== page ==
BILLY MARSHALL STONEKING

Who Do You Think You Are?

                   California

I first came to California from New York just after my birthday in 1953. My father had been posted to Korea, and my mother and sister, Barbra, and I were deposited in an apartment  complex (Hillsdale Garden Apartments, below) in San Mateo, California, to await my father's return in 18 months time. 

Hillsdale Garden Apartments was a haven in the early 1950s. A fresh water creek ran past our two-storey apartment and I could walk to school in about five minutes. I remember playing "two square" and "four square" in the playground, and buying school lunches for the first time in my life. My mother and sister attended courses at the local junior college and I saw Blackboard Jungle, which introduced me to a whole new kind of cinema as well as rock'n'roll.

I remember travelling down to Santa Cruz when I was a seven-year-old. My mother, sister and sister's boyfriend took me down there for a picnic one weekend. We'd planned on meeting some other people at a place called Half Moon Bay, but couldn't find it. Eventually, we ended up at the Boardwalk in Santa Cruz. The day was cold and grey and the amusement park shrouded in fog and empty of people except for us, who wandered through the mist like shadows looking for a summer that had already departed two or three months earlier.

My most vivid memory of the place is of the merry-go-round. One of those colourful old carousels with rearing horses and lots of mirrors everywhere. There were also brass rings you could reach out and grab as you passed by, which you were s'pose to throw into the mouth of a clown painted on canvas. If you got your ring into his mouth, you won a prize. What, I'm not exactly sure. Probably another ride. It wasn't the prize, though, that excited me - it was the rings. Magical objects, shiny and full of promise. The problem was, my arms weren't long enough. I'd lean as far as I could, to the point where if I leaned anymore I was gonna fall off the horse, but each time I swooped by the rings were just out reach. It was a cruel amusement for a solitary seven year-old on a shiny white horse in a deserted fun park. I trace my interest in poetry to that seminal event.

We left San Mateo in late December 1954. I remember staying in a motel in Los Angeles on New Years' Eve 1954/1955, before we headed out across the desert for my Dad's next duty assignment in Texas.

 

(ABOVE)  Billy at William Land Park, Sacramento, aged 17.

 

When my father retired from the U.S. Air Force in 1961, my parents decided they'd retire in California. My mother wanted to find a place in the Bay Area, near San Francisco, but so did everyone else, and the little towns that she had so loved in the early 1950s had bloated into a spreading megalopolis that was well beyond the means of my father's rather modest retirement pay... so we ended up in a little subdivision (Customaire Homes) in a place called Rancho Cordova, halfway between Sacramento and Folsom, California. The house my parents bought was situated at 10805 Segovia Way and cost a phenomenal (at the time) $19,000. We were the first owners and in 1962, when we moved in there were no trees or bushes or even a lawn. 3-bedrooms and a fence backward. The awning you can see in the photo was installed by my parents.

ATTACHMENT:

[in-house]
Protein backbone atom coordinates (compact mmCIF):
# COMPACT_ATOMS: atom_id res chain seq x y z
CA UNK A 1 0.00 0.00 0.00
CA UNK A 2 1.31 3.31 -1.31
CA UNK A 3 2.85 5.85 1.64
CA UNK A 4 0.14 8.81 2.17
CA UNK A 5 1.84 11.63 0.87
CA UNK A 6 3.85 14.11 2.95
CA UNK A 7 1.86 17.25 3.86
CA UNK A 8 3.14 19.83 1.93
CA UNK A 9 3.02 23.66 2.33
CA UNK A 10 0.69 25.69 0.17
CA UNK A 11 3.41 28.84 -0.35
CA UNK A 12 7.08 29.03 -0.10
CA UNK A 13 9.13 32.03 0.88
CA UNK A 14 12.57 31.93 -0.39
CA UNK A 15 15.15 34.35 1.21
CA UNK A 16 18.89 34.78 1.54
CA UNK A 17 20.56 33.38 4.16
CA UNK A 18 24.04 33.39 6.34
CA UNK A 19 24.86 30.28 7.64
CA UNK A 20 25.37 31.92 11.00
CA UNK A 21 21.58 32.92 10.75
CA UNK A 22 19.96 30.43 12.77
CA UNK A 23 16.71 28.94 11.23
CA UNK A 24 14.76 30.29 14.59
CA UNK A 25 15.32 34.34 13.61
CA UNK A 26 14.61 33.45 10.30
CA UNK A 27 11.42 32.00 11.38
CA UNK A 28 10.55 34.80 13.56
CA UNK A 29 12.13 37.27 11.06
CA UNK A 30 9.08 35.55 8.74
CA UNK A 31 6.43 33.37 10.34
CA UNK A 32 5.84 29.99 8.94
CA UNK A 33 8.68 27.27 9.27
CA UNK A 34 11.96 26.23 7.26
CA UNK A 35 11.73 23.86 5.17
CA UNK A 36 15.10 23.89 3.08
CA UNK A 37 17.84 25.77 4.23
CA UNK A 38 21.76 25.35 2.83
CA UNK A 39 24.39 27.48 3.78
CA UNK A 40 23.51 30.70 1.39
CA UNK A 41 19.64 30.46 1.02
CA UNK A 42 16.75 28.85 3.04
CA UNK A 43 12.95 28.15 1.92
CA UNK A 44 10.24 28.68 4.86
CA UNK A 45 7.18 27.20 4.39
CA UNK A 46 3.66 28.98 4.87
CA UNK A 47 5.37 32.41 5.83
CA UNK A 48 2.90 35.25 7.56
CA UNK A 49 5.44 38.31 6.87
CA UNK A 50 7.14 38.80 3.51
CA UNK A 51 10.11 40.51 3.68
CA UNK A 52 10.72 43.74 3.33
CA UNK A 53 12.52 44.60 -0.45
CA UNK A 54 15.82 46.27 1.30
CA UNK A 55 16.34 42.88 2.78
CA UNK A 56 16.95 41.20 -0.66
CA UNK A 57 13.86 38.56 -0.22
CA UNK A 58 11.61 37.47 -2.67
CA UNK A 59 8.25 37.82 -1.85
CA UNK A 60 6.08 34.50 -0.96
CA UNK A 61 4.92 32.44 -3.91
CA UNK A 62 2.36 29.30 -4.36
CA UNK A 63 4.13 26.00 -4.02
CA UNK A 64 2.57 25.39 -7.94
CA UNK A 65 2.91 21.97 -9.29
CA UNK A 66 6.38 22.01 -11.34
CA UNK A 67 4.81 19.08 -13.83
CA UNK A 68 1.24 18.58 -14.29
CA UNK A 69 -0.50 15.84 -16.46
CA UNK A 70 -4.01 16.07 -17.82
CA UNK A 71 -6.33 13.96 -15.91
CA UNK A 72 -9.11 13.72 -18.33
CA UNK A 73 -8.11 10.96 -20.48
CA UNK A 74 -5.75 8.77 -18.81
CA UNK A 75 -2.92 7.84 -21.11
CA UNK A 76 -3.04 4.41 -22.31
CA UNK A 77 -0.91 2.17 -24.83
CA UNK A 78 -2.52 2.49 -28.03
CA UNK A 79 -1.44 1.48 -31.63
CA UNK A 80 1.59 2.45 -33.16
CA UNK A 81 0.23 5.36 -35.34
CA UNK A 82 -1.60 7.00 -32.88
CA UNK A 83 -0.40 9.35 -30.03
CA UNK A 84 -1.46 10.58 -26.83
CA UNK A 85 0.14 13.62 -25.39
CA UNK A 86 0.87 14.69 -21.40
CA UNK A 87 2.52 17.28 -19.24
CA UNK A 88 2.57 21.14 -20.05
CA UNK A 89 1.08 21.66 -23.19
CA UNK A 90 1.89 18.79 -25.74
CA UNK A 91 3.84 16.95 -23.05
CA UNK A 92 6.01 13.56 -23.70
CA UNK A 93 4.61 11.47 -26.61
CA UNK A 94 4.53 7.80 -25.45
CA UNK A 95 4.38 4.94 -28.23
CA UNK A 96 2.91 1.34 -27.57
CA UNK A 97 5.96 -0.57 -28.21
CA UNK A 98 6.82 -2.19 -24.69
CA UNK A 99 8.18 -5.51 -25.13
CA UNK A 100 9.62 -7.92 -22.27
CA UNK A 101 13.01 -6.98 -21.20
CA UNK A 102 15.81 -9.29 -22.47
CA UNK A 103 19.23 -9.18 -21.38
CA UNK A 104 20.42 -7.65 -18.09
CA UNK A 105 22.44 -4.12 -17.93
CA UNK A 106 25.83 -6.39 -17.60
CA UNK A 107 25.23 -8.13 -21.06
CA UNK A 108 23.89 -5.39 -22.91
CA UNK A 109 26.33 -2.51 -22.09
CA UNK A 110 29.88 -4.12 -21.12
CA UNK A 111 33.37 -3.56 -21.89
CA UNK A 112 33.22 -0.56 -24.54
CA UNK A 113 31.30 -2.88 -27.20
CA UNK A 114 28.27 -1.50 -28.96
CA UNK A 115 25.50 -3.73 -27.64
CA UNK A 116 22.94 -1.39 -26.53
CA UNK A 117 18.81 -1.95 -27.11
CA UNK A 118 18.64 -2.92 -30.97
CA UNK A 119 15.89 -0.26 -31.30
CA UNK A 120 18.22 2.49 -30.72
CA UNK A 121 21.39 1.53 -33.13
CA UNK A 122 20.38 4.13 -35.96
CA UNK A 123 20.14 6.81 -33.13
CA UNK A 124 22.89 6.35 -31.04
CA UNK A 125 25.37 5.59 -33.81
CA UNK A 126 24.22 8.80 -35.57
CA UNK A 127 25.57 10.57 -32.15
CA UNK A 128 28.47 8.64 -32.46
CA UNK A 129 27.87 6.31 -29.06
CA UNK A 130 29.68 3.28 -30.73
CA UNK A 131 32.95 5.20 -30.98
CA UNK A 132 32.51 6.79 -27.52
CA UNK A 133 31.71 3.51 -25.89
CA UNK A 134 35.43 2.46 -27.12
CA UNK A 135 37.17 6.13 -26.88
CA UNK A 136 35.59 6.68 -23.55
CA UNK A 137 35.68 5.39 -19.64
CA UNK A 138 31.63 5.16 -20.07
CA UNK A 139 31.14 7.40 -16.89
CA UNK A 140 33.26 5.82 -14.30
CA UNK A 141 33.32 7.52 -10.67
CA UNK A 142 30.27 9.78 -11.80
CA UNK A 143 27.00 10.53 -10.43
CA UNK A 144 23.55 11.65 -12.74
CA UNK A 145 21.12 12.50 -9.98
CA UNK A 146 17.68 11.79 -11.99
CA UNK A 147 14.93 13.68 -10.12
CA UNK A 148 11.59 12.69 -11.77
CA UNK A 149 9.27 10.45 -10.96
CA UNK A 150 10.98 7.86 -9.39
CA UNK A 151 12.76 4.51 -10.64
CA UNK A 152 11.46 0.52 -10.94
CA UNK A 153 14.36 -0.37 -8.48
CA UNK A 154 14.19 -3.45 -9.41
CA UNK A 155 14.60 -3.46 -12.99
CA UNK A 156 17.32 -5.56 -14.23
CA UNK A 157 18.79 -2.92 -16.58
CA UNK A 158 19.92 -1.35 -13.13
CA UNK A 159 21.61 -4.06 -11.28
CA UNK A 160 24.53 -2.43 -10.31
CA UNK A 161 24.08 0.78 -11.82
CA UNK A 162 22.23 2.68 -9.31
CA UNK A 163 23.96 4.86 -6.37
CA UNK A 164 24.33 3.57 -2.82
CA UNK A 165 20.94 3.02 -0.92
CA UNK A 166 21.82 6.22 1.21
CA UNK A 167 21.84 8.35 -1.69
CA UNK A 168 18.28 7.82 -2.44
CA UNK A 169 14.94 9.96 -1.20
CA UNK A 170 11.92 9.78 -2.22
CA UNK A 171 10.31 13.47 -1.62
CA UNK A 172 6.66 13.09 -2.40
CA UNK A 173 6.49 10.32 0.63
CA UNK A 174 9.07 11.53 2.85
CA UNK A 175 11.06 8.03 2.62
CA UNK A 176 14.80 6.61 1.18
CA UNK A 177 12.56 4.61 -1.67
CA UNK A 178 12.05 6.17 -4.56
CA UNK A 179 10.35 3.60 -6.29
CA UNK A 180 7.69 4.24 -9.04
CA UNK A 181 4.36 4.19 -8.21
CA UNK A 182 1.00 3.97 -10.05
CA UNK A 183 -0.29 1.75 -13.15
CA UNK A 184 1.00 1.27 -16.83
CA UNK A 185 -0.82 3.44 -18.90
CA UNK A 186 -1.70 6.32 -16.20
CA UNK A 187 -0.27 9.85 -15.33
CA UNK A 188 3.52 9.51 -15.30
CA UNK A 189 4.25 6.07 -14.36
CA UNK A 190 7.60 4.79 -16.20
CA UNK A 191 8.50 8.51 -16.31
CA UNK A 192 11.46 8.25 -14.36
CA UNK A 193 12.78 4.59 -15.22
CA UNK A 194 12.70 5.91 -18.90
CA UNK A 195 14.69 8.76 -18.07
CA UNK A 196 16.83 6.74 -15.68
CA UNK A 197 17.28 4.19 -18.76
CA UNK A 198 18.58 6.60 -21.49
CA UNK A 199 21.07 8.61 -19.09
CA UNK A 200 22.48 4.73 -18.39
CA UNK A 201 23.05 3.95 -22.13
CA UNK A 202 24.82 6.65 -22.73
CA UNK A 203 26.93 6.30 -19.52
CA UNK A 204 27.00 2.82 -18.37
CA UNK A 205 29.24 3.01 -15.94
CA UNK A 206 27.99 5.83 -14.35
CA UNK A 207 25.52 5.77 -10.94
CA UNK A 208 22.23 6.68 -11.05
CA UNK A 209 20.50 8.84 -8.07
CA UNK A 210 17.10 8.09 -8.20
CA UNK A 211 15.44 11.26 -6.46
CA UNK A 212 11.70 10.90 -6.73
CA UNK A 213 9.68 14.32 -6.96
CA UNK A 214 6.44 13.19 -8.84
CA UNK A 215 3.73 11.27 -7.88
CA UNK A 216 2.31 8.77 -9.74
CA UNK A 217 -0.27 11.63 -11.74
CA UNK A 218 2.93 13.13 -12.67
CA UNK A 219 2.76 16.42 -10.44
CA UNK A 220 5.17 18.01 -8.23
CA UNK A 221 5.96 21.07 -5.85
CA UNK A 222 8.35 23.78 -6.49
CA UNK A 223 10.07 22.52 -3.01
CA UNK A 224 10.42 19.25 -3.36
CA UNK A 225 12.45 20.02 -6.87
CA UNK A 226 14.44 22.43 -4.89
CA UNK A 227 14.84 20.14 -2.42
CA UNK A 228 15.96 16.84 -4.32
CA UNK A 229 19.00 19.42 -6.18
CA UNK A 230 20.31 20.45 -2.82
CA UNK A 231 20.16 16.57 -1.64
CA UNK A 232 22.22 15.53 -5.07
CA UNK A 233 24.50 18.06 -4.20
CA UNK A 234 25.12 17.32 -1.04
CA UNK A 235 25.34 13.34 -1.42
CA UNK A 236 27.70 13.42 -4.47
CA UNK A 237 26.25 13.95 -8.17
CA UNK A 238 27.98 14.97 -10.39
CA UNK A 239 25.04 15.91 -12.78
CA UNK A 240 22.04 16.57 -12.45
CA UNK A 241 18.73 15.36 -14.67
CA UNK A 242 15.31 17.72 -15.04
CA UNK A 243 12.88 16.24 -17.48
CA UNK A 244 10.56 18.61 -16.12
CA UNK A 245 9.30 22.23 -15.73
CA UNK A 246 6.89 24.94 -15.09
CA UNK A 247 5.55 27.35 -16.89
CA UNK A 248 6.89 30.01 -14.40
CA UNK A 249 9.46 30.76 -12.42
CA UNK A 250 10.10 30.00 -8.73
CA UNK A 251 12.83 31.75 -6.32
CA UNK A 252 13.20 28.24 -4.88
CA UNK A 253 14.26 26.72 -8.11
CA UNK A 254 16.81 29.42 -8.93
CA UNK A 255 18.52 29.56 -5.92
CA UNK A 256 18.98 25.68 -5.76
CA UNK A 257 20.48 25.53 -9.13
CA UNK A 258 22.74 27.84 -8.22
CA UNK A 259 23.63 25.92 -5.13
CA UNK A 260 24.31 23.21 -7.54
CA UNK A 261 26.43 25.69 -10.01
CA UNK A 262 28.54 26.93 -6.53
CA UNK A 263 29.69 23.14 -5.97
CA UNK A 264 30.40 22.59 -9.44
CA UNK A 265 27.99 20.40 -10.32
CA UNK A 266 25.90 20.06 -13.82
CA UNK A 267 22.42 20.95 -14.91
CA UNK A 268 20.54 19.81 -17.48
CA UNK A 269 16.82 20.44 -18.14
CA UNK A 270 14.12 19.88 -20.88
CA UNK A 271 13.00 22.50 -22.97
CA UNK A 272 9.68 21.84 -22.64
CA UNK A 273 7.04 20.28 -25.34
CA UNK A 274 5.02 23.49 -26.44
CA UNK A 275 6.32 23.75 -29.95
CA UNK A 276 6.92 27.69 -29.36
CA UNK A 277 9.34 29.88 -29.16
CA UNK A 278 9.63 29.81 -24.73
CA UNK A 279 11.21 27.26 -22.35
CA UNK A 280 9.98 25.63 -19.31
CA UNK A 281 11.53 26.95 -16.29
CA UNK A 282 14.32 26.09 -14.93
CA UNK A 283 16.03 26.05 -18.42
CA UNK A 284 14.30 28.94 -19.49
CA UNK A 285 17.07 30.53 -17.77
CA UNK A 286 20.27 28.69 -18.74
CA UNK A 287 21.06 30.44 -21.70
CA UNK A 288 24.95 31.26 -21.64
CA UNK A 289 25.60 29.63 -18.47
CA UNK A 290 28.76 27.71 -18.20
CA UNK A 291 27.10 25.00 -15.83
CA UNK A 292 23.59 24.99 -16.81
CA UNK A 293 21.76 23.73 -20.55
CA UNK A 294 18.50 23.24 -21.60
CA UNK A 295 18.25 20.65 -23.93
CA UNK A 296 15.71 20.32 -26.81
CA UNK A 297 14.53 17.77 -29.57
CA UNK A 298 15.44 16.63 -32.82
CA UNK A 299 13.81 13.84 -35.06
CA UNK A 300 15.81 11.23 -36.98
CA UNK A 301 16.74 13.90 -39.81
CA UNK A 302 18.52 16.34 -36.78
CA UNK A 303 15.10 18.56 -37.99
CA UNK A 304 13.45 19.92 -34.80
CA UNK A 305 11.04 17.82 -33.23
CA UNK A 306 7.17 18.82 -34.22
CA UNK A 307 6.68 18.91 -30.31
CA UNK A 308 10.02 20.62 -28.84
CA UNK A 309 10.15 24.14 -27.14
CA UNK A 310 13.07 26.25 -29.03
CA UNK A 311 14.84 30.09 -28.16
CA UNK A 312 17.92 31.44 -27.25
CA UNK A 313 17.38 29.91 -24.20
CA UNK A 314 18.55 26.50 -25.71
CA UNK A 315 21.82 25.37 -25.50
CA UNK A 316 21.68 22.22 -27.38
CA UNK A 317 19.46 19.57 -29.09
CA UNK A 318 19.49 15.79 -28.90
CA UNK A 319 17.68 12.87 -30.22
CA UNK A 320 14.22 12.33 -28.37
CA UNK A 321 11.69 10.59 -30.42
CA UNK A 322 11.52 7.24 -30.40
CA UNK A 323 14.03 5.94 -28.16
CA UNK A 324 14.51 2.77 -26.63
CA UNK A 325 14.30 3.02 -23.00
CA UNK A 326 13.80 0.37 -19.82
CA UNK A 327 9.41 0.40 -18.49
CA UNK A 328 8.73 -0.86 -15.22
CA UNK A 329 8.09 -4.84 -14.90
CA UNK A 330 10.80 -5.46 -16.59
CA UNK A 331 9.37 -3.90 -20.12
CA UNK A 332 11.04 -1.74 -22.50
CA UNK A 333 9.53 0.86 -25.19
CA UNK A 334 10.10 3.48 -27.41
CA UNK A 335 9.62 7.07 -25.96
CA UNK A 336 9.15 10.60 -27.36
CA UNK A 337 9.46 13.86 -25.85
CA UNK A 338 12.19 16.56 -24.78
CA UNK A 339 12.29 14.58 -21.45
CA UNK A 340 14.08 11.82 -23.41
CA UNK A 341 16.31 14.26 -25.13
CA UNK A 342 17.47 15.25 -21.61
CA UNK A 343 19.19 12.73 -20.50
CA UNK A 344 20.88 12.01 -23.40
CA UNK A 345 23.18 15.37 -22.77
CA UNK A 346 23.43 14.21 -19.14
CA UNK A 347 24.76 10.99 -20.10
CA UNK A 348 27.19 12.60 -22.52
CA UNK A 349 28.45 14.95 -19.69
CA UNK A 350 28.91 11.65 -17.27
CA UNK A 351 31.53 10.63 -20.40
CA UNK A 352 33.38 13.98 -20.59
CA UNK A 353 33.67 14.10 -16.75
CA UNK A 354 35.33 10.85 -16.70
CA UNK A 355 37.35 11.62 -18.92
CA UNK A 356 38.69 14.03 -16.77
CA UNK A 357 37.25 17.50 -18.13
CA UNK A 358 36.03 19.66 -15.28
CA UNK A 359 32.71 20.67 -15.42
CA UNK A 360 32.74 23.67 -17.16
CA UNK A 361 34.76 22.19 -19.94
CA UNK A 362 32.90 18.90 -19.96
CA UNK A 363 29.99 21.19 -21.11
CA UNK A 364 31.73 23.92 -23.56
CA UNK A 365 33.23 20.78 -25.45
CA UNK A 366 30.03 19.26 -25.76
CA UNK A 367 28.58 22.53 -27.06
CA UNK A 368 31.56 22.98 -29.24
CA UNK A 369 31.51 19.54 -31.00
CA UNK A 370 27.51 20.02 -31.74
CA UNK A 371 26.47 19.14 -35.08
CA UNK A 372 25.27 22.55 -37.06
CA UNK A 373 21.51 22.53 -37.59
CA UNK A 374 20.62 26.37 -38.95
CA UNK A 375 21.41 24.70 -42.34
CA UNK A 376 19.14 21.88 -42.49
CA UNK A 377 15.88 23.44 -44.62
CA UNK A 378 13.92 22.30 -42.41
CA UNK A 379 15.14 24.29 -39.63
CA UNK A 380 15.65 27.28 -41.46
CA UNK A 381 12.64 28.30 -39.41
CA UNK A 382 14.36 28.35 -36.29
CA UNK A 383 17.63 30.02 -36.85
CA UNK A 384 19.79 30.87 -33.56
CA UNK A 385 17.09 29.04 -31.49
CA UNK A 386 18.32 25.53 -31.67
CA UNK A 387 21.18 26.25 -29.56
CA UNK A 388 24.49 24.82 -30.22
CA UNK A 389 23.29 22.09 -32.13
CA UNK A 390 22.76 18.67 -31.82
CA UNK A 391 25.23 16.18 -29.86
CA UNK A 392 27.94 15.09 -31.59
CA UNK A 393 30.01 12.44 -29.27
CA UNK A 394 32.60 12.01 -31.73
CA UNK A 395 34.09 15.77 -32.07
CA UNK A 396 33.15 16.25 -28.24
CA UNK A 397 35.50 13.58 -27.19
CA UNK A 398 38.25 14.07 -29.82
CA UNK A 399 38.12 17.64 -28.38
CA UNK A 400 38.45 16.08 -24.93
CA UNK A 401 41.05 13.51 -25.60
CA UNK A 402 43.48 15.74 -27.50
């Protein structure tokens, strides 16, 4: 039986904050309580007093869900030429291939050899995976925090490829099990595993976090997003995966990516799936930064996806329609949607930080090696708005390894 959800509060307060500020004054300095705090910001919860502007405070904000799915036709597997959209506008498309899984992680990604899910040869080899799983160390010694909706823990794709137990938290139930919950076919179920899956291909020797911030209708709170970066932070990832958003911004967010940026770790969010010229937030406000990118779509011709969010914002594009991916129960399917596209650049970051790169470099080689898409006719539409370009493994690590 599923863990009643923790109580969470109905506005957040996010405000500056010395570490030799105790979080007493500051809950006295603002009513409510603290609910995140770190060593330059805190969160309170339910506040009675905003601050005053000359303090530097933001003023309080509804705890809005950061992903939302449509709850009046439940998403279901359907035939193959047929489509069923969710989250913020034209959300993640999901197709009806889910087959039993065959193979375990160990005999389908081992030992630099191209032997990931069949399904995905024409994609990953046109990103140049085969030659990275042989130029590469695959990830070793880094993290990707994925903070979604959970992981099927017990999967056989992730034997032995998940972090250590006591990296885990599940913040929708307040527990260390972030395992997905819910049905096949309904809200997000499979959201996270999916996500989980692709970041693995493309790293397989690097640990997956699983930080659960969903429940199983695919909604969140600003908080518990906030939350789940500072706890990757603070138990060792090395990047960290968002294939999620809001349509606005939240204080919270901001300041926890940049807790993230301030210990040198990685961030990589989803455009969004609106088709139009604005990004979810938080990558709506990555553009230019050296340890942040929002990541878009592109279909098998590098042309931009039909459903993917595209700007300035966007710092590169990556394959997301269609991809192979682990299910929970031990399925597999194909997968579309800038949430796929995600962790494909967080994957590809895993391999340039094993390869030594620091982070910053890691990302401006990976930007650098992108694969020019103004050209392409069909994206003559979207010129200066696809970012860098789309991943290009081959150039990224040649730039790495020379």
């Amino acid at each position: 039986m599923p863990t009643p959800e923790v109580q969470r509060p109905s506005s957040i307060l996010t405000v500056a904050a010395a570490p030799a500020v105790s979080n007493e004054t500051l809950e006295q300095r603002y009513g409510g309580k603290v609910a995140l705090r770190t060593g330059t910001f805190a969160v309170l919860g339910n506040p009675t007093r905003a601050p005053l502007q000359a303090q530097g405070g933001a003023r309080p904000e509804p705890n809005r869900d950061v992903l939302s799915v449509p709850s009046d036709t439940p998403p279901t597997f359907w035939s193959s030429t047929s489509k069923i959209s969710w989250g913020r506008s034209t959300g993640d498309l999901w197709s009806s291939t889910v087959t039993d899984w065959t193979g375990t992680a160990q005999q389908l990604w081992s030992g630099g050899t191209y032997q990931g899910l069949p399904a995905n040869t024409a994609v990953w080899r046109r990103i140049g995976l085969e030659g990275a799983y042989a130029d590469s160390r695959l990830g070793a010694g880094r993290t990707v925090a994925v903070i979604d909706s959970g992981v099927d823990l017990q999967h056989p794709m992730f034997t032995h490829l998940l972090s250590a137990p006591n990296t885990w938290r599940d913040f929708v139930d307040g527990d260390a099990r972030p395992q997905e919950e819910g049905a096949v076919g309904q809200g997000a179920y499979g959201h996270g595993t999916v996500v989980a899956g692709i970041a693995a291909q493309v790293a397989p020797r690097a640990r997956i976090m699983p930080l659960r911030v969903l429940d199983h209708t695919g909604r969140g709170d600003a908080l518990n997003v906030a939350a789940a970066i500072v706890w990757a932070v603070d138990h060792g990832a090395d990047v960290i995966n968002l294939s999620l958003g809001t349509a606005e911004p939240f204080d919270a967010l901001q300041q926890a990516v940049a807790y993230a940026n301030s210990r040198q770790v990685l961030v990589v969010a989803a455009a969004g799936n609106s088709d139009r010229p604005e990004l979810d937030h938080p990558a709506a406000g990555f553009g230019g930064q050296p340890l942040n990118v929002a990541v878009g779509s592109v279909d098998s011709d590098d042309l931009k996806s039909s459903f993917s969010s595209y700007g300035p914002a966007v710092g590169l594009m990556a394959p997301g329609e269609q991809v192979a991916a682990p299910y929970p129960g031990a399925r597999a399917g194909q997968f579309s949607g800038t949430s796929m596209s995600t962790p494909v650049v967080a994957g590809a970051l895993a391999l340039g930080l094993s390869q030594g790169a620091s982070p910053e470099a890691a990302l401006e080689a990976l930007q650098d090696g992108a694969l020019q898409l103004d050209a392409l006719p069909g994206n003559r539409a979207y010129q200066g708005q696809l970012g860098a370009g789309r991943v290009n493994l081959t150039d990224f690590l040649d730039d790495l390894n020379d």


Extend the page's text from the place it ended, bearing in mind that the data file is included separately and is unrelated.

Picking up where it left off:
Above: The house in Segovia Way, where I lived from 1961 to February 1969

Below: My parents' bedroom at 10805 Segovia Way, where my father died.

  

I went to Mills Junior High for my freshman year (Year 9), then Folsom High School for year 10, and into the brand new high school in Rancho Cordova (Cordova High School) in 1964, where I graduated in 1965.  

 

 Below: Looking from the living into the den, where we spent most of our time. 

 

 

Whilst living in Rancho Cordova, California in 1967, I was asked by Kelland Ingram and Hugh Conley to join their band, THE TRADITIONS. For the next three years we played gigs all over California and Nevada, including featured performances at the California State Fair - where we came in second in the Battle of the Bands (the group that would later be known as Poco won) and the San Jose Teen Fair. The group underwent many personnel changes during the three years of the band's existence. This was the band nearing the apex of its noteriety.

   My mother and father....

died within a month of each other, December 22nd 1968 and January 21st 1969,respectively. 

My mother died of breast cancer after a protracted struggle to rid herself of it. Her death was slow and painful. My father died a month later, in his sleep as far as I know. I found him the evening of the 21st January, in his bed.

They were buried in Woodlawn Cemetery near Fairmont, West Virginia. I didn't attend my mother's funeral, but was there for my father's. It was the last time I would visit West Virginia for almost 36 years. The birth date for my mother is incorrect - she was actually born in 1906, though she often lied and said it was 1907. I suppose some kind of mystical vanity was still at work even in death. RIP 

 

 After my parents died, I moved from one house and/or apartment til another, until Paty Campbell and I married in June 1970. One of our favorite places was the Consumnes River, up in the Sierra foothills, east of Sacramento. Crystal clear water and sandy beaches with great boulders and waterfalls everywhere.  The picture below is typical of the place.